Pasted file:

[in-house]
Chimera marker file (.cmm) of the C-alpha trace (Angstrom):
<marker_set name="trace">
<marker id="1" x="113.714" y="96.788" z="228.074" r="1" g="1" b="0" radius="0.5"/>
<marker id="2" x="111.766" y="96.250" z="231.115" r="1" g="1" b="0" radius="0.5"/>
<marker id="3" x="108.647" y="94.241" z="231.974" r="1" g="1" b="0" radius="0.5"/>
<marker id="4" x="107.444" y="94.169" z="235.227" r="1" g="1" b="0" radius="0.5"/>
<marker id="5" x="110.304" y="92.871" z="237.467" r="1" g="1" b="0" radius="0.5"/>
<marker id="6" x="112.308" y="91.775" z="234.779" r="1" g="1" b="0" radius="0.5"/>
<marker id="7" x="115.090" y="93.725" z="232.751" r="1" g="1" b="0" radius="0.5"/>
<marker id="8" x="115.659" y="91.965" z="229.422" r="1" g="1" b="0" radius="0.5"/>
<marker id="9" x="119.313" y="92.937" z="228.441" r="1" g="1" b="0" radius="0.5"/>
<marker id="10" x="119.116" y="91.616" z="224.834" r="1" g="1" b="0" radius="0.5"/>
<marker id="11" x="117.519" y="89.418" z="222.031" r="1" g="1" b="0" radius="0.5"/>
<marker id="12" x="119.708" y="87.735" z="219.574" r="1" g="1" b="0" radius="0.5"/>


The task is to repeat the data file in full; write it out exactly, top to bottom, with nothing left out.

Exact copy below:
[in-house]
Chimera marker file (.cmm) of the C-alpha trace (Angstrom):
<marker_set name="trace">
<marker id="1" x="113.714" y="96.788" z="228.074" r="1" g="1" b="0" radius="0.5"/>
<marker id="2" x="111.766" y="96.250" z="231.115" r="1" g="1" b="0" radius="0.5"/>
<marker id="3" x="108.647" y="94.241" z="231.974" r="1" g="1" b="0" radius="0.5"/>
<marker id="4" x="107.444" y="94.169" z="235.227" r="1" g="1" b="0" radius="0.5"/>
<marker id="5" x="110.304" y="92.871" z="237.467" r="1" g="1" b="0" radius="0.5"/>
<marker id="6" x="112.308" y="91.775" z="234.779" r="1" g="1" b="0" radius="0.5"/>
<marker id="7" x="115.090" y="93.725" z="232.751" r="1" g="1" b="0" radius="0.5"/>
<marker id="8" x="115.659" y="91.965" z="229.422" r="1" g="1" b="0" radius="0.5"/>
<marker id="9" x="119.313" y="92.937" z="228.441" r="1" g="1" b="0" radius="0.5"/>
<marker id="10" x="119.116" y="91.616" z="224.834" r="1" g="1" b="0" radius="0.5"/>
<marker id="11" x="117.519" y="89.418" z="222.031" r="1" g="1" b="0" radius="0.5"/>
<marker id="12" x="119.708" y="87.735" z="219.574" r="1" g="1" b="0" radius="0.5"/>